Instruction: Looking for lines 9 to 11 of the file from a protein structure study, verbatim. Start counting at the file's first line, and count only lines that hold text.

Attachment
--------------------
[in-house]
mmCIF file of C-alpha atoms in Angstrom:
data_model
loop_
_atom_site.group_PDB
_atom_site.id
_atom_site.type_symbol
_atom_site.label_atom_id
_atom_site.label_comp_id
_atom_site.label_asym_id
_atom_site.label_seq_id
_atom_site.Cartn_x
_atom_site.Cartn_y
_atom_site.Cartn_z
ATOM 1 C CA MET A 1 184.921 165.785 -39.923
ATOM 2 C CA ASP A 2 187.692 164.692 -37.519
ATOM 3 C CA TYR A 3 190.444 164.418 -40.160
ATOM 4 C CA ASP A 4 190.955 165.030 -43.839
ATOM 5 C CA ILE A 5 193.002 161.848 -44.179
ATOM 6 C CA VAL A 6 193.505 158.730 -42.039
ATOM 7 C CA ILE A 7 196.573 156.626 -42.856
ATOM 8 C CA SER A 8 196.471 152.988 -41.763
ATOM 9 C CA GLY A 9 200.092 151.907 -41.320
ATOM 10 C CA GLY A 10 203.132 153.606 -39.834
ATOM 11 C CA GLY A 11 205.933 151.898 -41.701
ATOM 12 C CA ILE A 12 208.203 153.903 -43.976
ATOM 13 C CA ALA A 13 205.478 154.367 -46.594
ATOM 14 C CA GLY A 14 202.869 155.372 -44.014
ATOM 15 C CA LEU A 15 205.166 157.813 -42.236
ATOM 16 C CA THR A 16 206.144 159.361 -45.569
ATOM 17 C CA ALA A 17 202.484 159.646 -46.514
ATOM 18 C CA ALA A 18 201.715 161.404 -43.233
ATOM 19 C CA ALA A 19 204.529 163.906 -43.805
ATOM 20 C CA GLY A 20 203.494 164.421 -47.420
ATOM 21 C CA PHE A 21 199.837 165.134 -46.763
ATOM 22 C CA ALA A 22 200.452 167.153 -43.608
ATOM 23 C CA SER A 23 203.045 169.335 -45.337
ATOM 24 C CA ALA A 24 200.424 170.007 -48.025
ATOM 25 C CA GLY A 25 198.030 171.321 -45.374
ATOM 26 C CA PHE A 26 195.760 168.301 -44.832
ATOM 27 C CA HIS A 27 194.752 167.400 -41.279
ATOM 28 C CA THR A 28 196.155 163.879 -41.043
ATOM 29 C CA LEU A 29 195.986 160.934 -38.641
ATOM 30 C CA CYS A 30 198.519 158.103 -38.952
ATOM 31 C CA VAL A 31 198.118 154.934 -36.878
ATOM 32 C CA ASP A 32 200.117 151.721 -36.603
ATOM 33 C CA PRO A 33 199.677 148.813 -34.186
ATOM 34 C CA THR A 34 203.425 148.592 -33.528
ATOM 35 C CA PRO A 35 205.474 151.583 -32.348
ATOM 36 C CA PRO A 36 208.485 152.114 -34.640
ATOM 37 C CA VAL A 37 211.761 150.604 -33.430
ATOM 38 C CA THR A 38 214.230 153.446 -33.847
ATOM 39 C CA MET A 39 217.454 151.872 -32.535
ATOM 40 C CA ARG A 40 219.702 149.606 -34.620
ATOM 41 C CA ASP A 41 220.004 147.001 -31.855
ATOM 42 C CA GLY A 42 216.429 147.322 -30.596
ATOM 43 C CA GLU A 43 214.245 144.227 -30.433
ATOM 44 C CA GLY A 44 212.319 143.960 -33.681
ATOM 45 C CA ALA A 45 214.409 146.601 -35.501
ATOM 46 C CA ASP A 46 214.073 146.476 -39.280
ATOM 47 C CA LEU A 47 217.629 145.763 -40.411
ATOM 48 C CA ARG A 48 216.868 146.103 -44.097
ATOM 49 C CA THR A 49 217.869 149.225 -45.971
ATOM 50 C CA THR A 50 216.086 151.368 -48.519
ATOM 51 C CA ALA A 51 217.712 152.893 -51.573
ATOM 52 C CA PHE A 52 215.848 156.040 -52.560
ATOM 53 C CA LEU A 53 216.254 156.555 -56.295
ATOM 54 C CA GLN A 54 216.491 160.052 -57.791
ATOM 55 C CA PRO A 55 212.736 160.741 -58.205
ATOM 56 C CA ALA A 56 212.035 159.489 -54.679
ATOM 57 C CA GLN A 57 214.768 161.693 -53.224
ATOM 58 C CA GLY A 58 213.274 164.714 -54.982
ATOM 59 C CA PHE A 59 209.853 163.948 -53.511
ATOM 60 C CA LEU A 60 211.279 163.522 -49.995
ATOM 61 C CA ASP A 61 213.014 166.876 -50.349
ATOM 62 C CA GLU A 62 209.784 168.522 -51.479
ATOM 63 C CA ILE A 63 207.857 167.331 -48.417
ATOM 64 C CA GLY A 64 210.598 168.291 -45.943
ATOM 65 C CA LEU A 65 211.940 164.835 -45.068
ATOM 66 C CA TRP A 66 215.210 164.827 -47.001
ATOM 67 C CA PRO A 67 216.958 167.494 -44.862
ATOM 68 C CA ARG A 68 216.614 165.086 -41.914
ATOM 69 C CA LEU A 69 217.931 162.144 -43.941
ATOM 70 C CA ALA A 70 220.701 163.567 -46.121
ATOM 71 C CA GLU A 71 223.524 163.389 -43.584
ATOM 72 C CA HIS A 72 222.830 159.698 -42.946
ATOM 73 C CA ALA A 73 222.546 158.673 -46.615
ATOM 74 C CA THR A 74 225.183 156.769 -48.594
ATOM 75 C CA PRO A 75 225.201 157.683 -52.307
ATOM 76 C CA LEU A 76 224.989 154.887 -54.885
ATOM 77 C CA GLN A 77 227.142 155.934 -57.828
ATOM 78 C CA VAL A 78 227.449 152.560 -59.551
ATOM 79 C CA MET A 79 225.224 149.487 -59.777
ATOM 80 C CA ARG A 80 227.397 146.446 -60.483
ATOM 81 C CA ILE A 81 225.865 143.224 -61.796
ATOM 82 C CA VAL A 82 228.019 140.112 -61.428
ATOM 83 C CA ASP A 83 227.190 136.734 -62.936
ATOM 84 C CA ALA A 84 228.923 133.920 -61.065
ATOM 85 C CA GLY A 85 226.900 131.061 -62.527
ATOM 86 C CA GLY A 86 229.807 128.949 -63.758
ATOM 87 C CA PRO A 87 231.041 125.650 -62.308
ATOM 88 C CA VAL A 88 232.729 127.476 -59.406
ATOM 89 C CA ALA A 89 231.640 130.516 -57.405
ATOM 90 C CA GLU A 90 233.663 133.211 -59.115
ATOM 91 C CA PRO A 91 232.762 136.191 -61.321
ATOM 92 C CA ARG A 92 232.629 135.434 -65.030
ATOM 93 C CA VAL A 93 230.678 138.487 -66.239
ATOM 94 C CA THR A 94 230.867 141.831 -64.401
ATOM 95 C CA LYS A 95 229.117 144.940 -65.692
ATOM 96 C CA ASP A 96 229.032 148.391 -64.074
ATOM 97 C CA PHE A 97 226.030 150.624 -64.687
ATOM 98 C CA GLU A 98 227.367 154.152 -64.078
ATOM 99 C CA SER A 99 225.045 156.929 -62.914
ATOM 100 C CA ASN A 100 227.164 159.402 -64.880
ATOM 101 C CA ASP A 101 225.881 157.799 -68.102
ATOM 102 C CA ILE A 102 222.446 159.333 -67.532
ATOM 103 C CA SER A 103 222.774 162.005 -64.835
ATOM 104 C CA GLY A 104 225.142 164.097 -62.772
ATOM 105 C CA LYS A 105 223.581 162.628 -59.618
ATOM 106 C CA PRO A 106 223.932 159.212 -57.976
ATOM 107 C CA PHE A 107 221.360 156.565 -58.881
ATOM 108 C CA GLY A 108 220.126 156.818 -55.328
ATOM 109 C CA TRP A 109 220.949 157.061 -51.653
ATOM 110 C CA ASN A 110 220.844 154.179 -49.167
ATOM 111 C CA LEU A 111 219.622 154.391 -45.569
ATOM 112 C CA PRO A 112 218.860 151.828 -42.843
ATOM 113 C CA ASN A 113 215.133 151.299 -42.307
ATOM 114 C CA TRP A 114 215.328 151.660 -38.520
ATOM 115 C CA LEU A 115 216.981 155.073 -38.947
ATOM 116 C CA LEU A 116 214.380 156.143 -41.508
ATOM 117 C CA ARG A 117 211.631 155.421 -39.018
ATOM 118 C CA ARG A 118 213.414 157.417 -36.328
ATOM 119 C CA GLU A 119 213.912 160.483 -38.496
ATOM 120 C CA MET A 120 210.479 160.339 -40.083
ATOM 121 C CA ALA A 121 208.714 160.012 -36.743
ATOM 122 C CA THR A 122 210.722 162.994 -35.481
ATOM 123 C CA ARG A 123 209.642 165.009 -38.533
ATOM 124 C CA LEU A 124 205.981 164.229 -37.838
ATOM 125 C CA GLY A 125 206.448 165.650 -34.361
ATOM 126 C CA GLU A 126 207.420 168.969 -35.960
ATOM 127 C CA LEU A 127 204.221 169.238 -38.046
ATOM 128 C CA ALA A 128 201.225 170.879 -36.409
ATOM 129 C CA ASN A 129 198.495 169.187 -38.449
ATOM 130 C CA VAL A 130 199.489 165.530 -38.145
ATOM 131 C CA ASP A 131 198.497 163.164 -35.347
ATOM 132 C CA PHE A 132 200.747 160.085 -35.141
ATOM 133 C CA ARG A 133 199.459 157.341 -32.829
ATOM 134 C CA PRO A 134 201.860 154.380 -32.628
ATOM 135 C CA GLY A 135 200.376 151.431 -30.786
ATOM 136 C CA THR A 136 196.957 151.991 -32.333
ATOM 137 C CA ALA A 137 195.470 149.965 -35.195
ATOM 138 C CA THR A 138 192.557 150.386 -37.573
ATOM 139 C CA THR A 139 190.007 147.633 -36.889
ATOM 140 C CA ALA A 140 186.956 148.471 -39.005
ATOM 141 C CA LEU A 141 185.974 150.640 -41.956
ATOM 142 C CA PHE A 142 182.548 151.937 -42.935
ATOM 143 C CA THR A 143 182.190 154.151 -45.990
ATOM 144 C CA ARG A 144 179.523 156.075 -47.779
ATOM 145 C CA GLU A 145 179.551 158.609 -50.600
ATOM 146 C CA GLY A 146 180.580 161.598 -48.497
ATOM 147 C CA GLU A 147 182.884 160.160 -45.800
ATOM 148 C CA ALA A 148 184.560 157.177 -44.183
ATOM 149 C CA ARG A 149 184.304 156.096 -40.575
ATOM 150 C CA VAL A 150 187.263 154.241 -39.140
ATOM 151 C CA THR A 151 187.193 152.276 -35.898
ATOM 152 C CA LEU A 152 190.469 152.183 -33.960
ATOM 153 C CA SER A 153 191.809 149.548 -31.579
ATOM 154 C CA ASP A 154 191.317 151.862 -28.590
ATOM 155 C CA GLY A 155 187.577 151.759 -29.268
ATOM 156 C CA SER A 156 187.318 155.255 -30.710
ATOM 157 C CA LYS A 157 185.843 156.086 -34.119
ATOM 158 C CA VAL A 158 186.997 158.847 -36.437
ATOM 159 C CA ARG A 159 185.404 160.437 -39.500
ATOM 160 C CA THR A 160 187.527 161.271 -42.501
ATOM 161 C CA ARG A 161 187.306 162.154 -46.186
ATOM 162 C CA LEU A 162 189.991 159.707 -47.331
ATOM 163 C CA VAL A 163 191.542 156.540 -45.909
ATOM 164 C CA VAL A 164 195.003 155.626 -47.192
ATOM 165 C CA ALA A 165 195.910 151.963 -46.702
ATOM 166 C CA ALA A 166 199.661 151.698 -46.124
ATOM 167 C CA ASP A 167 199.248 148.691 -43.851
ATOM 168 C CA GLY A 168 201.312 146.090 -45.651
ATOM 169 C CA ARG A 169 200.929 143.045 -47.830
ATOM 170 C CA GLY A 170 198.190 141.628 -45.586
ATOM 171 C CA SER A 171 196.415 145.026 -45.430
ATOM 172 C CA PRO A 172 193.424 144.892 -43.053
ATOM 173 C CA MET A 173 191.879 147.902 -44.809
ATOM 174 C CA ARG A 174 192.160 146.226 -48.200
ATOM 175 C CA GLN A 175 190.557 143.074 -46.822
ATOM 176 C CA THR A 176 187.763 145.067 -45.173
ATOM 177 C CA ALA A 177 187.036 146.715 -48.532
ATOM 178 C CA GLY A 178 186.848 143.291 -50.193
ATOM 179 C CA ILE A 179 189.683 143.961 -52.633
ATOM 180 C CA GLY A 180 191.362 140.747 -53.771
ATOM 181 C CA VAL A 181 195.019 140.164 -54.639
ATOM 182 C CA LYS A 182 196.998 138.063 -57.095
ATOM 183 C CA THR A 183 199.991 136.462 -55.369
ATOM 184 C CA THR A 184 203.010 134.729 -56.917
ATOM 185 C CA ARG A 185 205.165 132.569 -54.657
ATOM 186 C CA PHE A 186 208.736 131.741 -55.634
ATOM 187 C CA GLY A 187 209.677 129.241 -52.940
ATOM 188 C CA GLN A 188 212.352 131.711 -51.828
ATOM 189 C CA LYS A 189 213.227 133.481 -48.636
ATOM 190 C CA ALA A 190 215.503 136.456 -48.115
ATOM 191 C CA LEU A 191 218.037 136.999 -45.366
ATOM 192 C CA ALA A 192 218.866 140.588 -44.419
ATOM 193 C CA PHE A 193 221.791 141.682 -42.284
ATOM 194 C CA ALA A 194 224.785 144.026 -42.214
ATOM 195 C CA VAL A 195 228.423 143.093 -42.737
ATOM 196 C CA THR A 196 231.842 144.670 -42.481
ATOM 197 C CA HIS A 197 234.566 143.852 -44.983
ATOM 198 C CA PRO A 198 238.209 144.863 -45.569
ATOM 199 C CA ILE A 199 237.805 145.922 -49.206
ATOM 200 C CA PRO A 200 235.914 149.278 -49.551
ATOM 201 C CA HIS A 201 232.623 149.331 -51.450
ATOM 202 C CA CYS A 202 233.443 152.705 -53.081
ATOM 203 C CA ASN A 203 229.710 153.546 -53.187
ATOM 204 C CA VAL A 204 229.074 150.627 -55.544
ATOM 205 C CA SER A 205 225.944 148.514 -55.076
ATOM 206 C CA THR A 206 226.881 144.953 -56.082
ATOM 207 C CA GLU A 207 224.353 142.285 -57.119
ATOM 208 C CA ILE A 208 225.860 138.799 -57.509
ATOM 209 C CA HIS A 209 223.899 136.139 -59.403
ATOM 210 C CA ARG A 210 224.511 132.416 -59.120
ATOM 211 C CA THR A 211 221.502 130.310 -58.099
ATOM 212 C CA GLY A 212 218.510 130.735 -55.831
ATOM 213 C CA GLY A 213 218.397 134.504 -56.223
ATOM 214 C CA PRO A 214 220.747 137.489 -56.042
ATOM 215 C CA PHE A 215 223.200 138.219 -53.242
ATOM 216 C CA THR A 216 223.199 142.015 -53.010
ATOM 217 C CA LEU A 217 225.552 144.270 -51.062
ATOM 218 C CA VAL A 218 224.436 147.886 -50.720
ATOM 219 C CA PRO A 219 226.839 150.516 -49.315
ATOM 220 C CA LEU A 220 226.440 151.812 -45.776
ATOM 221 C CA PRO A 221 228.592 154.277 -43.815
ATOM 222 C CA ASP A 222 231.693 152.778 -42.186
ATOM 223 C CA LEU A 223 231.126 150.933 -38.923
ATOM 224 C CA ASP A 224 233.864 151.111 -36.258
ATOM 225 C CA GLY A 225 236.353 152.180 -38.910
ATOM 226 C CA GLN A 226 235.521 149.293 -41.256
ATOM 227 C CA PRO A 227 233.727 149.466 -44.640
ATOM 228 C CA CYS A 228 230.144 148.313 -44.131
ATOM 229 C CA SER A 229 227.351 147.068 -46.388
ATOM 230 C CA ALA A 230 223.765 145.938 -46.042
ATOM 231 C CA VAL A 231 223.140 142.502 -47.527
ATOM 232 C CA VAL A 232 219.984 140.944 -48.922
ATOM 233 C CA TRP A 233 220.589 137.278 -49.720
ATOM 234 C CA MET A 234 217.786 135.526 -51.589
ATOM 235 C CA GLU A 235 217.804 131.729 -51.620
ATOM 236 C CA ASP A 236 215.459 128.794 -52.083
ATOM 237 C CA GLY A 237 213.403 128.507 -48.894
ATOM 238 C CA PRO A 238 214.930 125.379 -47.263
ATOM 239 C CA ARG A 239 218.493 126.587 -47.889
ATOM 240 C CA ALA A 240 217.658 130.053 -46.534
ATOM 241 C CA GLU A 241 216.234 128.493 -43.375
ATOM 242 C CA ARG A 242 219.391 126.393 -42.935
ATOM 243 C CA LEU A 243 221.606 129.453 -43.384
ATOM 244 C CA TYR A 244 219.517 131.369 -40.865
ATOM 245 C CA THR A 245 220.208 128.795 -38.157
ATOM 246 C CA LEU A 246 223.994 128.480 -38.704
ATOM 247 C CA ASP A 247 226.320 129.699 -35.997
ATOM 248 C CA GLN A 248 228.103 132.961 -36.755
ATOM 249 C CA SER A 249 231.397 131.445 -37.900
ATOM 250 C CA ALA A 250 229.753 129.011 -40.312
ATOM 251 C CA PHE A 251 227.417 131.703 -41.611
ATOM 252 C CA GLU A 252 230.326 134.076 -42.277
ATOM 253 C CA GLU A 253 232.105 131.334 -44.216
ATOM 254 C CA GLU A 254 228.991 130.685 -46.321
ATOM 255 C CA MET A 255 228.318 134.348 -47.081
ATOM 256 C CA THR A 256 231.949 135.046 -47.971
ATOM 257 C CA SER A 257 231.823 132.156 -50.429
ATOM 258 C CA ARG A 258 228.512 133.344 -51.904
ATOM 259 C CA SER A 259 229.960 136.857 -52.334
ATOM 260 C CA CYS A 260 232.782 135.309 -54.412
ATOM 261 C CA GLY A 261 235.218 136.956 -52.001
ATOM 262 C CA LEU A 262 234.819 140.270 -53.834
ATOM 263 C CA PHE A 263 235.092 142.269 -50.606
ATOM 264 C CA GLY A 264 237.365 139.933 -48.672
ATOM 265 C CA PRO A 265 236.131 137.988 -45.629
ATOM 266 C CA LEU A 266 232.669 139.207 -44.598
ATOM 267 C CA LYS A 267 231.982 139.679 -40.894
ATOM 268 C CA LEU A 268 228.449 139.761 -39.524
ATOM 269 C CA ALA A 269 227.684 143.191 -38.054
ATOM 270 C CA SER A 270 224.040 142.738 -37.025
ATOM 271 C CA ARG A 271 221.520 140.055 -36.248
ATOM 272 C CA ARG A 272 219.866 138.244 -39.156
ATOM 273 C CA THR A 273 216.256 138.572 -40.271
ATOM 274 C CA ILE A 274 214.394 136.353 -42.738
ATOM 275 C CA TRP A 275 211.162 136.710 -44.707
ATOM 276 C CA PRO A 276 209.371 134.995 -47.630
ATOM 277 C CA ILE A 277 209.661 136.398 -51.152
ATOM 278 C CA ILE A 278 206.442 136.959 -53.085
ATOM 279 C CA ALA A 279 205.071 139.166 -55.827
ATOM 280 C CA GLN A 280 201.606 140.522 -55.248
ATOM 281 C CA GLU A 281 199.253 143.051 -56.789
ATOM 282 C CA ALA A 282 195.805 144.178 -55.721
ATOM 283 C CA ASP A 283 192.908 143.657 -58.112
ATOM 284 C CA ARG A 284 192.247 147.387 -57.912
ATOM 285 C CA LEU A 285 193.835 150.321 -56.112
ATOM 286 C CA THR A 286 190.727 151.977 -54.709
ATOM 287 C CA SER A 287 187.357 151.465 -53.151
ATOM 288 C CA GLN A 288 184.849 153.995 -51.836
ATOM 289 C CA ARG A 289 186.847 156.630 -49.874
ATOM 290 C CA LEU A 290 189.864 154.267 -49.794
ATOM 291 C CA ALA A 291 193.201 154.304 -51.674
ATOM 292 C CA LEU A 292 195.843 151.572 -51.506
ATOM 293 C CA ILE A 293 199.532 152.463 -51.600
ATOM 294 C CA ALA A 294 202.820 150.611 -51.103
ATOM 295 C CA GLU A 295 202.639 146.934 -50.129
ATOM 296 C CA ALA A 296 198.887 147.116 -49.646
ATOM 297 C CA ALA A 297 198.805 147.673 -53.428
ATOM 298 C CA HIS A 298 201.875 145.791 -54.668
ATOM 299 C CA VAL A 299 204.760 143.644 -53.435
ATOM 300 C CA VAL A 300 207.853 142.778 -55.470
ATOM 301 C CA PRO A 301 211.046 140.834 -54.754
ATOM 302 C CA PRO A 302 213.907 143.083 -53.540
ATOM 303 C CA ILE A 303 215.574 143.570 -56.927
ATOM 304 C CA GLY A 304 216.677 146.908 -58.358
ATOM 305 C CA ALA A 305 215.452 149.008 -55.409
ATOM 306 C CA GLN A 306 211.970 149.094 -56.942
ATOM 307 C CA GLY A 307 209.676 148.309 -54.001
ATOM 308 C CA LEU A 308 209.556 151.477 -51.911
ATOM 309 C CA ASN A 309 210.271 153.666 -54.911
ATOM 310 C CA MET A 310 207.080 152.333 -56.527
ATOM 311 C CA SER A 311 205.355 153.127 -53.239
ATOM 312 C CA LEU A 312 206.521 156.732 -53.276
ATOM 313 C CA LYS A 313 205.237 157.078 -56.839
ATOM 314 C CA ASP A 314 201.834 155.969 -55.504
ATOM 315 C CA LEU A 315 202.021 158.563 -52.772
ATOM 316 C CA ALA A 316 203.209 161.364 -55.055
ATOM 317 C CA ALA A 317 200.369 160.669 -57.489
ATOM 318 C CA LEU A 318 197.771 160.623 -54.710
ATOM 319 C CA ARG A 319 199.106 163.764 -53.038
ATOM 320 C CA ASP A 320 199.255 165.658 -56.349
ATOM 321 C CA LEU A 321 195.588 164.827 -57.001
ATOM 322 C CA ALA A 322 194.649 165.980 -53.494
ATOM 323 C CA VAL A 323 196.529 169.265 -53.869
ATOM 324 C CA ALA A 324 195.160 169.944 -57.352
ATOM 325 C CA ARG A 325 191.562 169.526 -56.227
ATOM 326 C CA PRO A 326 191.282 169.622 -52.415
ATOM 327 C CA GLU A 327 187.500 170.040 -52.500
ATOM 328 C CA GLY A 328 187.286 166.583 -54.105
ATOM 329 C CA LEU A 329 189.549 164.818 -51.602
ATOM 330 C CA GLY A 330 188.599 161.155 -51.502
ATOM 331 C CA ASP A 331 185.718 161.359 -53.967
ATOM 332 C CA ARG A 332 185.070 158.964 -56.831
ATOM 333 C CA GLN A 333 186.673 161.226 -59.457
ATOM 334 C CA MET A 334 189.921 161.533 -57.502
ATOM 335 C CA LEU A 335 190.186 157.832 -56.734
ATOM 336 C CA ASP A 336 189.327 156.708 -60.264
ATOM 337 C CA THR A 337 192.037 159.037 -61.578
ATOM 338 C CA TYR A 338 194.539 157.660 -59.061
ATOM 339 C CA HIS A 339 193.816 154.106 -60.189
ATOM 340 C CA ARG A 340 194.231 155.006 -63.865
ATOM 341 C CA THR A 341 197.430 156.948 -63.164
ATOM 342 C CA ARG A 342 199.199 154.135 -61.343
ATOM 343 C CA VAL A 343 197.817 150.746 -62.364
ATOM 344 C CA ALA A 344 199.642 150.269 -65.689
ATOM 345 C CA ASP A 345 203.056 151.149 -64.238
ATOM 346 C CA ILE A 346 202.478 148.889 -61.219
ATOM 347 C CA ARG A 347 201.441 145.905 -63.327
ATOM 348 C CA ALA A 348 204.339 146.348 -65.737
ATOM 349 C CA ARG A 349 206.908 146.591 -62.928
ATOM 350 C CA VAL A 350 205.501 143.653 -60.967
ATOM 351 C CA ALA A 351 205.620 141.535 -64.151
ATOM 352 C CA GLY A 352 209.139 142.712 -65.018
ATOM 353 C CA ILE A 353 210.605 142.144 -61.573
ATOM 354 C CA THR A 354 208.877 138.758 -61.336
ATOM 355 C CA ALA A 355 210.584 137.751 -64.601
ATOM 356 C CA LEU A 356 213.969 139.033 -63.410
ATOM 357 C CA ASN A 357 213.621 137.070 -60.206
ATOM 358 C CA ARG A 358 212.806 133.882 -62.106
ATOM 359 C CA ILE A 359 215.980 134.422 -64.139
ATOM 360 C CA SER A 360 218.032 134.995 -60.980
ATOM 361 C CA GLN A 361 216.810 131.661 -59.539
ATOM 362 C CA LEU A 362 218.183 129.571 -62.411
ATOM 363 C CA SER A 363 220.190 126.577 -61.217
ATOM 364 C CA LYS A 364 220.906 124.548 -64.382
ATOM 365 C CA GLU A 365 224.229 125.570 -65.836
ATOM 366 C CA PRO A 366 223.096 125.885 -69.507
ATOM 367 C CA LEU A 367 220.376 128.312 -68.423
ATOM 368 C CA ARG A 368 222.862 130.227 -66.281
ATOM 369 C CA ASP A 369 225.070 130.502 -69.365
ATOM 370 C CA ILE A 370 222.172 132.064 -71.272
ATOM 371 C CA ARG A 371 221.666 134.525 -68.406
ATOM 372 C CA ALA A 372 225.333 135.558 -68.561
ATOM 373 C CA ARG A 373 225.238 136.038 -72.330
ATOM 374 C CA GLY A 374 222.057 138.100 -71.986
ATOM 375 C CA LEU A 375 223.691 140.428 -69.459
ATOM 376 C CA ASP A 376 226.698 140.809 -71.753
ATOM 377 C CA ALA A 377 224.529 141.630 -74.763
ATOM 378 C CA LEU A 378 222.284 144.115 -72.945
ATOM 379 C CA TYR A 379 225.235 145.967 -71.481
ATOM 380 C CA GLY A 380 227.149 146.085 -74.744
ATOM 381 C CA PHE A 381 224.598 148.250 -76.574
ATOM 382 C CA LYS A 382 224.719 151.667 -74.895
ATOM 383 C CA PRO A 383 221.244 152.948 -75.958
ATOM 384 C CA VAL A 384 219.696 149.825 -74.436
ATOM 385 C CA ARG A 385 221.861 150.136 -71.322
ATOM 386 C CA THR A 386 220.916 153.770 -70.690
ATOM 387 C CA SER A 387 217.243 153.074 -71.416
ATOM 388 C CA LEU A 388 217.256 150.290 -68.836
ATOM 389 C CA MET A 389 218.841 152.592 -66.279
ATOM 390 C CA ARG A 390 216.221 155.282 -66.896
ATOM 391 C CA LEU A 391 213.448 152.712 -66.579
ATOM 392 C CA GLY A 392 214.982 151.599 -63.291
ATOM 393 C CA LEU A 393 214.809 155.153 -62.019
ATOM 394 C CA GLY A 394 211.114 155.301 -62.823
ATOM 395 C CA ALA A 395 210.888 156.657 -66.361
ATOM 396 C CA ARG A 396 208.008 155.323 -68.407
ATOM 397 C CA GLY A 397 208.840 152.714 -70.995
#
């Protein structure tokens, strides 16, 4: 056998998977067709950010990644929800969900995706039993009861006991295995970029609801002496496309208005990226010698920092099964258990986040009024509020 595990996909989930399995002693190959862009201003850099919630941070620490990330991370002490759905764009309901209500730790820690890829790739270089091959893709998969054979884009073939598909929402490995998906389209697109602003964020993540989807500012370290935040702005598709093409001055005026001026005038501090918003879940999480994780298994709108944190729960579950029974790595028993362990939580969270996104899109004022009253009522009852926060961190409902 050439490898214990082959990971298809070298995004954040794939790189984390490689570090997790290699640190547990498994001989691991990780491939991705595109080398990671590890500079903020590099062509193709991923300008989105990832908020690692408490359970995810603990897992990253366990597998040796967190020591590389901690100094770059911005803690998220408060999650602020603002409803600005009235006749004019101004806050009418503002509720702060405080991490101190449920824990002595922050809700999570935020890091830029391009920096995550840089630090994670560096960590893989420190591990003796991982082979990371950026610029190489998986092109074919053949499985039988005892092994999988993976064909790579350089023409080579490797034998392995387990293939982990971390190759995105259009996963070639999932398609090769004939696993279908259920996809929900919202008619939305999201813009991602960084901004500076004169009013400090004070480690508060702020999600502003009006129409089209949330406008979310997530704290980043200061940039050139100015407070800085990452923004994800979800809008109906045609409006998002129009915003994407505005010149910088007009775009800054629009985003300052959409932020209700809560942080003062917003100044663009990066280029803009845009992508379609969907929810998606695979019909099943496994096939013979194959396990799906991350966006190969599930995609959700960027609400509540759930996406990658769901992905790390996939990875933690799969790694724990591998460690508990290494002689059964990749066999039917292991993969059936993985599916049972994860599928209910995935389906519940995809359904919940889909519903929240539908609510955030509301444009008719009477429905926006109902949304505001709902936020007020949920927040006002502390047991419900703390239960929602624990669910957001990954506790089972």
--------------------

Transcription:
_atom_site.label_comp_id
_atom_site.label_asym_id
_atom_site.label_seq_id